Author dsdale24
Recipients Darren.Dale, benjamin.peterson, daniel.urban, dsdale24, eric.araujo, ncoghlan, stutzbach
Date 2011-06-11.12:09:02
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Message-id <BANLkTikKGepSW0haUy-aYiLGft5L1MM31Q@mail.gmail.com>
In-reply-to <BANLkTikwiSxLdCY83yn7hM46Jjr-Tu3zJg@mail.gmail.com>
Content
[...]
>> Traceback (most recent call last):
>>  File "<stdin>", line 1, in <module>
>> TypeError: Can't instantiate abstract class D with abstract methods foo.__func__
>
> You still need to use @abc.abstractstaticmethod.

Thinking about this some more, I think the error you found should be
considered a problem. The issue is with the descriptor access itself:
In class C we inspect the staticmethod instance in the namespace dict
passed to ABCMeta and find foo's abstract __func__. But later, ABCMeta
identifies C as a base of D, identifies C.foo.__func__ from
C.__abstractmethods__, then does a getattr on the formative D class.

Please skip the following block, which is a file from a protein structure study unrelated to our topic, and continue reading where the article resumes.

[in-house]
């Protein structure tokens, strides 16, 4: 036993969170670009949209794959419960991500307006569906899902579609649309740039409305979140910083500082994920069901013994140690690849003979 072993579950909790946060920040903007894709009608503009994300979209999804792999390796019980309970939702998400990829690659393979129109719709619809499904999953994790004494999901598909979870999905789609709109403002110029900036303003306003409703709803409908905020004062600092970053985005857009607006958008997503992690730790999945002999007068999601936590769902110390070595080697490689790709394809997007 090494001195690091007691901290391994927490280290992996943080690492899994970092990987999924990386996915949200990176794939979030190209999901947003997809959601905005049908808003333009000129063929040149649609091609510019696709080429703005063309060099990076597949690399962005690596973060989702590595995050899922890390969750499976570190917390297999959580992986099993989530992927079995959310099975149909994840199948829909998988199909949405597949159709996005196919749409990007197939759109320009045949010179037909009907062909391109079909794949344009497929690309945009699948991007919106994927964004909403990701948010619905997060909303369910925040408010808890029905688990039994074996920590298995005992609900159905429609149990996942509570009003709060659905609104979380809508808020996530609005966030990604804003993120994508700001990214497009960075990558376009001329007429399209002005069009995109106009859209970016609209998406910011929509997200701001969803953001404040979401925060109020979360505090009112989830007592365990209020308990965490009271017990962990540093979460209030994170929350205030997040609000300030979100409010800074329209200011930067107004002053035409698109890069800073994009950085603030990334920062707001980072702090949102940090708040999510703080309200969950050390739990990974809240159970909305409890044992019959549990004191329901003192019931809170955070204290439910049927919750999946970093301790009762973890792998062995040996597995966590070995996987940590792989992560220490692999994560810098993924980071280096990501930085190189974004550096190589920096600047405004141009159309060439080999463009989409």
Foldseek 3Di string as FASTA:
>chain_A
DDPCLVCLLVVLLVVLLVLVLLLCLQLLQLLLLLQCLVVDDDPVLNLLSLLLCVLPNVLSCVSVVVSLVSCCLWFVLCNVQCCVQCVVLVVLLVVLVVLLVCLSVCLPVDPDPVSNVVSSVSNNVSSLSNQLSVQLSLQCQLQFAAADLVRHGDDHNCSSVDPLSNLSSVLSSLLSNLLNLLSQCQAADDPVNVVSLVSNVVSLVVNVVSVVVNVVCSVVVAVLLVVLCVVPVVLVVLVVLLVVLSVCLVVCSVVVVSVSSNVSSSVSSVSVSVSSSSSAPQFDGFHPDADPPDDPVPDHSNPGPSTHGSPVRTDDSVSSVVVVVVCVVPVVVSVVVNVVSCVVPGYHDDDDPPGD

D.__dict__['foo'] is a descriptor, which when accessed as D.foo
returns D.__dict__['foo'].__func__ (as opposed to the other
descriptors we have been discussing, where descriptor "get" access is
only invoked by an instance of the class). ABCMeta needs to inspect
the descriptor itself, not whatever the descriptor wants to return
when accessed. We can't use D.__dict__ to access the foo descriptor,
since some other base class of D may have provided the concrete
implementation of foo. Does anyone know another way to search the MRO
and return the foo descriptor?

You helped bring up another point: all functions are descriptors,
since they all have __get__ methods. That means every method is going
to be inspected for abstract members. Is this a problem?
History
Date User Action Args
2011-06-11 12:09:03dsdale24setrecipients: + dsdale24, ncoghlan, benjamin.peterson, stutzbach, eric.araujo, daniel.urban, Darren.Dale
2011-06-11 12:09:02dsdale24linkissue11610 messages
2011-06-11 12:09:02dsdale24create